- Individual therapy. Some people choose to continue seeing a therapist or counselor one-on-one after completing a treatment program. Therapists can help you gain insight into your addiction, work on relapse prevention techniques, and offer ongoing support for your recovery.
- Group therapy. Group therapy is another form of ongoing support after treatment. You meet with a small group of other people who are also in recovery. Hearing from other people can give you the sense that you are not alone in your recovery, and you can receive advice from those who have successfully managed cravings.
Finally, opioid use often damages many areas of one’s life, including relationships, housing, and work. It can leave those in early recovery with unstable or unsafe housing situations. For these people, sober housing may be an option while participating in treatment.
Medications Used to Curb Norco Cravings
Who Answers? to talk to a recovery support specialist about Norco rehabilitation programs in your area.
Medication-assisted treatment helps people manage their cravings and maintain sobriety. A physician will replace Norco with a less potent, or longer-acting opioid medication and gradually reduce the dose over time or maintain the person on a certain dose, depending on the circumstances.
These medications include:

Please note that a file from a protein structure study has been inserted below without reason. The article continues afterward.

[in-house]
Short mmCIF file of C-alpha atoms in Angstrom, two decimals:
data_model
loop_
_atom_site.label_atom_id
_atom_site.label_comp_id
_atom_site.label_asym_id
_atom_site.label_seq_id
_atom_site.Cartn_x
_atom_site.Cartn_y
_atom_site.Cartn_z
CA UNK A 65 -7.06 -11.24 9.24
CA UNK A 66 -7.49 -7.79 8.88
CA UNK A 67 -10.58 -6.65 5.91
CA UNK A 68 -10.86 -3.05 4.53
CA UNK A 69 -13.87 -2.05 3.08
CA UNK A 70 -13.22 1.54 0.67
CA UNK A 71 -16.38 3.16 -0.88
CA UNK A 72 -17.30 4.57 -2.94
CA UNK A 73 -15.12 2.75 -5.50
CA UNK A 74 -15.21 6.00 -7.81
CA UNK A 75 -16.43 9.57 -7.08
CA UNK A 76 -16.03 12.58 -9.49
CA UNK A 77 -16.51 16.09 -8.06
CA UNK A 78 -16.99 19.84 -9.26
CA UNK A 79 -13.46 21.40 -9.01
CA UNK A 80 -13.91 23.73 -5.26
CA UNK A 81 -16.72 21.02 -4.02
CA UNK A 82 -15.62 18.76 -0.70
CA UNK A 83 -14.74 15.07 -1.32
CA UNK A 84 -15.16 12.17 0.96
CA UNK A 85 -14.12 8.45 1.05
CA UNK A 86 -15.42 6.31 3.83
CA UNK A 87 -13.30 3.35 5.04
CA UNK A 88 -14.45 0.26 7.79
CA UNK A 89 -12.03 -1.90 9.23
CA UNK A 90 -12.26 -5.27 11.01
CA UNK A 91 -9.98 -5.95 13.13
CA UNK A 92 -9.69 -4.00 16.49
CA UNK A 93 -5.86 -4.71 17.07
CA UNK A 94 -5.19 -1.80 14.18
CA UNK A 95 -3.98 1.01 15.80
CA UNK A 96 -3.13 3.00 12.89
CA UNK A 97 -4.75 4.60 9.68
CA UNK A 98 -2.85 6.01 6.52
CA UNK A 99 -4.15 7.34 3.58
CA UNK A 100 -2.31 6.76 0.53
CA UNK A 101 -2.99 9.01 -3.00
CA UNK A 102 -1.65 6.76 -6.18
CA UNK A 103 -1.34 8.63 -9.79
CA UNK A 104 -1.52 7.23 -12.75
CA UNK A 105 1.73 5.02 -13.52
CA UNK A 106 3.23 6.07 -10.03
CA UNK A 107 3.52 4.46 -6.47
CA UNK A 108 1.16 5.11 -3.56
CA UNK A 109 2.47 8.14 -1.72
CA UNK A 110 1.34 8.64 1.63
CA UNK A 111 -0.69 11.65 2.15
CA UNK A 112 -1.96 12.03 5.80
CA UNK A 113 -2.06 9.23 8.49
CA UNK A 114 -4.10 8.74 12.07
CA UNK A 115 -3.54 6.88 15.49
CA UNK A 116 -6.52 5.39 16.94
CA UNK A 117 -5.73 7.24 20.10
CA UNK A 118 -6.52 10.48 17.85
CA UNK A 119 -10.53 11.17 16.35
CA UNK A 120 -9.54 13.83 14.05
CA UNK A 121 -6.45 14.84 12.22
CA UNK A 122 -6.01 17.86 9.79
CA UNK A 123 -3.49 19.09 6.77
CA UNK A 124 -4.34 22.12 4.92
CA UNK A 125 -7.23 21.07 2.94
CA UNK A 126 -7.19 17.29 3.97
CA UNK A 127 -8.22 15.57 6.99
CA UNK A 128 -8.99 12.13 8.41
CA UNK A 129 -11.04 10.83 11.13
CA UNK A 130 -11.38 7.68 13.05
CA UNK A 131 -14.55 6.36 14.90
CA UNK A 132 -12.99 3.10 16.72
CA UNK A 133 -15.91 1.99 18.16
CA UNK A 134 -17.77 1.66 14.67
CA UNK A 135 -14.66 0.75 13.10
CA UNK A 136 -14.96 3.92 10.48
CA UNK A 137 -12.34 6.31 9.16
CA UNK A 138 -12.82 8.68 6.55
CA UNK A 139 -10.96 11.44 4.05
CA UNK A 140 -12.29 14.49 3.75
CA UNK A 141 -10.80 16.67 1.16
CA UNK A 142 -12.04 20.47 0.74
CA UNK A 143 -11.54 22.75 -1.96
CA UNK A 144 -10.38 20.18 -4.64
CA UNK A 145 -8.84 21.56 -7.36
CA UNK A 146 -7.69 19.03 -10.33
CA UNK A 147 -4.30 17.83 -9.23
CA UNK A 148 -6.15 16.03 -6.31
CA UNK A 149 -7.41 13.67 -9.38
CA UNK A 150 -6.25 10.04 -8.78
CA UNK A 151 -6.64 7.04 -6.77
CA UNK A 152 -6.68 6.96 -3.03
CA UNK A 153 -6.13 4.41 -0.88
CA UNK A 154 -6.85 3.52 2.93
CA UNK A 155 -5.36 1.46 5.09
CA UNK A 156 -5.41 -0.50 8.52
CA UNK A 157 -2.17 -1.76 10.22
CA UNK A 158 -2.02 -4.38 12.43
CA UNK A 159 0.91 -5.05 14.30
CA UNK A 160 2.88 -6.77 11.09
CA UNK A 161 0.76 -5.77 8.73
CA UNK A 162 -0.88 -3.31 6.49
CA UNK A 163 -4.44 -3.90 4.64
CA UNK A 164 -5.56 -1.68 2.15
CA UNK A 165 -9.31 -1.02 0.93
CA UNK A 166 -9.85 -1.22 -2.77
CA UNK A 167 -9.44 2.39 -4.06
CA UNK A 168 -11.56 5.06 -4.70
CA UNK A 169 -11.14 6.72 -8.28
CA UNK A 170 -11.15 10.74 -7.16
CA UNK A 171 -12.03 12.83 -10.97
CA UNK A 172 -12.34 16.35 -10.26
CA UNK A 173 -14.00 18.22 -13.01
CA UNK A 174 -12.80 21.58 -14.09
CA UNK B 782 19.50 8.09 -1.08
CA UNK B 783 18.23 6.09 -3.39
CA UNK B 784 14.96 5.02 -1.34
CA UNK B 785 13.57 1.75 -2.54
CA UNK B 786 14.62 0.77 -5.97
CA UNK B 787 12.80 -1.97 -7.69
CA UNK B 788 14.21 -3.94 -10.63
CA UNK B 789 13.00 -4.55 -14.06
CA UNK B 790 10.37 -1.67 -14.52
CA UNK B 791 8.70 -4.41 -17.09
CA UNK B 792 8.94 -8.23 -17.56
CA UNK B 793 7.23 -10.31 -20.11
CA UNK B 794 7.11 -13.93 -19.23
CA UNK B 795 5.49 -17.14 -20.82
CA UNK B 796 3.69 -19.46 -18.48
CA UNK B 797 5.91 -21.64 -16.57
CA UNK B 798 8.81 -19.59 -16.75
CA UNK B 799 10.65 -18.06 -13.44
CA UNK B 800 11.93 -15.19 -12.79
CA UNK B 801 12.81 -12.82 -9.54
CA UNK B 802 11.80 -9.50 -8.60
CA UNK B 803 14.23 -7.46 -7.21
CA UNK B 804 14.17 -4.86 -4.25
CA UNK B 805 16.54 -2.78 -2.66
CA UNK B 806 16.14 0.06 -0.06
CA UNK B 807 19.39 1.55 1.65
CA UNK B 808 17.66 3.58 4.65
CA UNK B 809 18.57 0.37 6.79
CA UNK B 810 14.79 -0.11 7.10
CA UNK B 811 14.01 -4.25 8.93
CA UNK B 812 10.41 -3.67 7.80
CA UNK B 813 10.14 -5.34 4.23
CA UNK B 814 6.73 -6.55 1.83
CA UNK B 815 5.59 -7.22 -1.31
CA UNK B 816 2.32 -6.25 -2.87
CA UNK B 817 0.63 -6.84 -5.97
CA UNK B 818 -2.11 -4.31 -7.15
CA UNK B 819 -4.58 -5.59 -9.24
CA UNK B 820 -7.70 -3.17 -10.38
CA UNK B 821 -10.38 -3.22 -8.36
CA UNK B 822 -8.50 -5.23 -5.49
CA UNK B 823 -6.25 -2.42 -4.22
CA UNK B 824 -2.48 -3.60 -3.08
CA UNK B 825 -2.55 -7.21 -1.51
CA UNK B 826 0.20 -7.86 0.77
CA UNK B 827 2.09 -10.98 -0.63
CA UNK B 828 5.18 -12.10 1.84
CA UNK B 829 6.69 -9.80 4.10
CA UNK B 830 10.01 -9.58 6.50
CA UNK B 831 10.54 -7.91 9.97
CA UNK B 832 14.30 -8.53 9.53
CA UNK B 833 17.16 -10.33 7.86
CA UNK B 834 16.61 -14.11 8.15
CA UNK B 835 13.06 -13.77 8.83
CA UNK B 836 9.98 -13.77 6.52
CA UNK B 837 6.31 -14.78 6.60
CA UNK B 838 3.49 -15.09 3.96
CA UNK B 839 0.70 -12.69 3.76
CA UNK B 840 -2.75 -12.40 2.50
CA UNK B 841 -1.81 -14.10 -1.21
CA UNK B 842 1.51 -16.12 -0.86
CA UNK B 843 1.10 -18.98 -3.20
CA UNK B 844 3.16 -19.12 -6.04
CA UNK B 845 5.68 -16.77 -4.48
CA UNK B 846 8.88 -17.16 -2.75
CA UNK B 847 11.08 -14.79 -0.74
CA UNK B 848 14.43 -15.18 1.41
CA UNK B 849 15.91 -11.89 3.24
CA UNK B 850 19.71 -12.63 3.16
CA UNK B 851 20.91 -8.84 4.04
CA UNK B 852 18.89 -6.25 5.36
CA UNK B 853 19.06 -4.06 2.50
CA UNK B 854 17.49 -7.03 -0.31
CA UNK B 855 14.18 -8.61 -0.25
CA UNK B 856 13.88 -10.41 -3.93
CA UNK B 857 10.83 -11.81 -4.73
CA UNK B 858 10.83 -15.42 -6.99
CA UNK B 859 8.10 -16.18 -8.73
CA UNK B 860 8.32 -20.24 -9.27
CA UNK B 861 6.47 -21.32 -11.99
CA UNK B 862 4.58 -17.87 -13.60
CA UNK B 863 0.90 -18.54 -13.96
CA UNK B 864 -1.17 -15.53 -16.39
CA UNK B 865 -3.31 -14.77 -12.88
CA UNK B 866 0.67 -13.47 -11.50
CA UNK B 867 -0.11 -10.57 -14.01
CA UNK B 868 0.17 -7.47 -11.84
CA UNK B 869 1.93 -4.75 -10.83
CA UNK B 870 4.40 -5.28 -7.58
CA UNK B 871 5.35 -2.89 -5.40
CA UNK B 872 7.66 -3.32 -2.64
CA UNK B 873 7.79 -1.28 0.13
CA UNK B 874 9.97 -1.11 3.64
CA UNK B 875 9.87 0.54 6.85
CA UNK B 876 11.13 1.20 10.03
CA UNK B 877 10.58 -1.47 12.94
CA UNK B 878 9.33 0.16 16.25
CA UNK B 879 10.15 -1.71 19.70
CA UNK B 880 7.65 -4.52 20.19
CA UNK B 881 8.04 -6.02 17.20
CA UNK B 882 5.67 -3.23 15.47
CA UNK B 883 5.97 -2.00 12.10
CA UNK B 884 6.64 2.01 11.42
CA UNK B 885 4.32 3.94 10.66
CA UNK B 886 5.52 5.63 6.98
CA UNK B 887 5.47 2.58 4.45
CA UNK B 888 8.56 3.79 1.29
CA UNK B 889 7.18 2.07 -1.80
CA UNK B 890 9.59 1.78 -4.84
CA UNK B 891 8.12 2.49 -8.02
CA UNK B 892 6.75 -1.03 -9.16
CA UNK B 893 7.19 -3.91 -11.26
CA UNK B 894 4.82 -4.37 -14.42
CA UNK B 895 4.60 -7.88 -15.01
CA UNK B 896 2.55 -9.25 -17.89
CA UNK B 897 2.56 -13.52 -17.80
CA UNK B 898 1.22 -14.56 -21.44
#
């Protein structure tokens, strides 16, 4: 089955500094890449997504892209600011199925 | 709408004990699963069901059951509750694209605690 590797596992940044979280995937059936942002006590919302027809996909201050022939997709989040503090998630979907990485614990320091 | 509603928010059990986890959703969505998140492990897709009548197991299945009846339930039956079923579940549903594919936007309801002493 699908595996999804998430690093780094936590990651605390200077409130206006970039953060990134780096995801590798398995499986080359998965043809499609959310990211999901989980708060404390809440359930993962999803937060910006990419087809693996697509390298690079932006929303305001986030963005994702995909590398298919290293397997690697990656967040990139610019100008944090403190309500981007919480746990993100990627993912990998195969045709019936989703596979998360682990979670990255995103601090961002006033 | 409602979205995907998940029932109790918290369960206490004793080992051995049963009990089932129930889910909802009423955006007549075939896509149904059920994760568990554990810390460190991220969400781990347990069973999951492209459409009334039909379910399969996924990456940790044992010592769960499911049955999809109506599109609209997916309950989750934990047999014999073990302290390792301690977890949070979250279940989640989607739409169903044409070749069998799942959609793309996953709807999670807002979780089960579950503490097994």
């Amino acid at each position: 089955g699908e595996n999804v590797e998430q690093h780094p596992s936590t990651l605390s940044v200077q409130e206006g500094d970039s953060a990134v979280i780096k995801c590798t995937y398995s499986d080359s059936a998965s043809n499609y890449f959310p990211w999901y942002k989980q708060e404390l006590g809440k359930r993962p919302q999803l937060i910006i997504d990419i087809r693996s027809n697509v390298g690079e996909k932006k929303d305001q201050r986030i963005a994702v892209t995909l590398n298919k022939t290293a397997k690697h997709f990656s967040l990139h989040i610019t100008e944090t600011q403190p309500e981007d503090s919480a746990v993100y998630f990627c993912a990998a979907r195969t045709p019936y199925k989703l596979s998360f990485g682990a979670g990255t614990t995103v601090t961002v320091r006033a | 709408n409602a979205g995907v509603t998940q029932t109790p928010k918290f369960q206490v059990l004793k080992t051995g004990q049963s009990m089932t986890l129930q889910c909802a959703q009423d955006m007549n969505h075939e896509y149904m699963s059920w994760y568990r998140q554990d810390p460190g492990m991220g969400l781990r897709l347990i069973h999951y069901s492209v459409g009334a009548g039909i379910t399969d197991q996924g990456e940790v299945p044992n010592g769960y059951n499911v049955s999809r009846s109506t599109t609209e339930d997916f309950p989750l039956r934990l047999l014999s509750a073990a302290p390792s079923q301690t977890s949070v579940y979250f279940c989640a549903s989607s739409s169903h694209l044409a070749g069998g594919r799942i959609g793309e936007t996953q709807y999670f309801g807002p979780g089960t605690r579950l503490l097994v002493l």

- Methadone. Methadone is a long-acting opioid medication. Its effects can last for days. It can produce dependence, but it leads to a lower level of tolerance and can reduce cravings.
- Suboxone. Suboxone is a combination of buprenorphine and naloxone, which blocks the effects of other opioids. At low doses, buprenorphine produces effects similar to methadone. At high doses, it blocks the effects of other opioids and can lead to withdrawal in users who are still dependent on Norco.
- Naltrexone. Naltrexone can help people avoid relapse after they have gone through Norco withdrawal. It binds to the same receptors as Norco, but does not produce the pleasurable effects of the drug. It also blocks the effects of other opioids. 4
Each of these medications functions differently. But when taken consistently, they can help reduce the intensity and frequency of cravings and help a person safely withdraw from Norco. 10 They can also help a person engage in therapy and help rebuild his or her life without the distractions of cravings or withdrawal symptoms.
Be aware that methadone and Suboxone are potentially addictive and may lead to opioid withdrawal symptoms when abruptly stopped. Talk to your physician about any concerns you have and do not try to stop using these medications on your own.
How to Stop Urges Naturally
Natural techniques include distraction, exercise, relaxation, and healthy eating.
Cravings can be reduced or managed with techniques that require little or no training. However, maintaining sobriety often requires the help and support of a treatment program or a therapist. Think of these as ways to manage your cravings in between individual or group therapy sessions or support group meetings.
- Distraction techniques can shift the focus from the craving to a different activity, such as a hobby or listening to music.
- A consistent exercise regimen can help keep your stress level low and activate endorphins or “feel good” chemicals in the brain.